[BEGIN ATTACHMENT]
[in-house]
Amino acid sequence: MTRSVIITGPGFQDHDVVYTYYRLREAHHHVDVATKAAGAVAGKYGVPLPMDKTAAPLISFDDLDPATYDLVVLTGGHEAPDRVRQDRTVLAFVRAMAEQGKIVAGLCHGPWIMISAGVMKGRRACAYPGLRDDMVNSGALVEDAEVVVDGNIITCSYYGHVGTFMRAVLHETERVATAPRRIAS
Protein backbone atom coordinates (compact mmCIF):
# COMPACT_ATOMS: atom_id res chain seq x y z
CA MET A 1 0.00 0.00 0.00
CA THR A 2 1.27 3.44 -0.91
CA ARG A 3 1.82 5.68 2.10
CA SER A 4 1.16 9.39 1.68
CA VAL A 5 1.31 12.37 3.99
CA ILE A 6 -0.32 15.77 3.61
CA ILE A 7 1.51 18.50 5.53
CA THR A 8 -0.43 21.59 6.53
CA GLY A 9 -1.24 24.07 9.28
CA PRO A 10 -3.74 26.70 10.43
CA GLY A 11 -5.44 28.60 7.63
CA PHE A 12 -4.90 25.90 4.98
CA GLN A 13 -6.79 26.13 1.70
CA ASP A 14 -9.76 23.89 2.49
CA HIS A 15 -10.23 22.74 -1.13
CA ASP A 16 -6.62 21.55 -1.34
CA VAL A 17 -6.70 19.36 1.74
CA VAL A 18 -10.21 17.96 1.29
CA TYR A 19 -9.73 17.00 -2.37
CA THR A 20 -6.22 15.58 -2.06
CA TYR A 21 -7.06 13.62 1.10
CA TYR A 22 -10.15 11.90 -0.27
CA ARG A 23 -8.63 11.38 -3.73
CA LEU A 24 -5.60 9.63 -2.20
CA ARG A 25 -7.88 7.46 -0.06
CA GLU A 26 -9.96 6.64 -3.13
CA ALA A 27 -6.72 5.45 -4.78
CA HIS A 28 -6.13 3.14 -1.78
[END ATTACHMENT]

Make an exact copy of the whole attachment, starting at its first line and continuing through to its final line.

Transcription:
[in-house]
Amino acid sequence: MTRSVIITGPGFQDHDVVYTYYRLREAHHHVDVATKAAGAVAGKYGVPLPMDKTAAPLISFDDLDPATYDLVVLTGGHEAPDRVRQDRTVLAFVRAMAEQGKIVAGLCHGPWIMISAGVMKGRRACAYPGLRDDMVNSGALVEDAEVVVDGNIITCSYYGHVGTFMRAVLHETERVATAPRRIAS
Protein backbone atom coordinates (compact mmCIF):
# COMPACT_ATOMS: atom_id res chain seq x y z
CA MET A 1 0.00 0.00 0.00
CA THR A 2 1.27 3.44 -0.91
CA ARG A 3 1.82 5.68 2.10
CA SER A 4 1.16 9.39 1.68
CA VAL A 5 1.31 12.37 3.99
CA ILE A 6 -0.32 15.77 3.61
CA ILE A 7 1.51 18.50 5.53
CA THR A 8 -0.43 21.59 6.53
CA GLY A 9 -1.24 24.07 9.28
CA PRO A 10 -3.74 26.70 10.43
CA GLY A 11 -5.44 28.60 7.63
CA PHE A 12 -4.90 25.90 4.98
CA GLN A 13 -6.79 26.13 1.70
CA ASP A 14 -9.76 23.89 2.49
CA HIS A 15 -10.23 22.74 -1.13
CA ASP A 16 -6.62 21.55 -1.34
CA VAL A 17 -6.70 19.36 1.74
CA VAL A 18 -10.21 17.96 1.29
CA TYR A 19 -9.73 17.00 -2.37
CA THR A 20 -6.22 15.58 -2.06
CA TYR A 21 -7.06 13.62 1.10
CA TYR A 22 -10.15 11.90 -0.27
CA ARG A 23 -8.63 11.38 -3.73
CA LEU A 24 -5.60 9.63 -2.20
CA ARG A 25 -7.88 7.46 -0.06
CA GLU A 26 -9.96 6.64 -3.13
CA ALA A 27 -6.72 5.45 -4.78
CA HIS A 28 -6.13 3.14 -1.78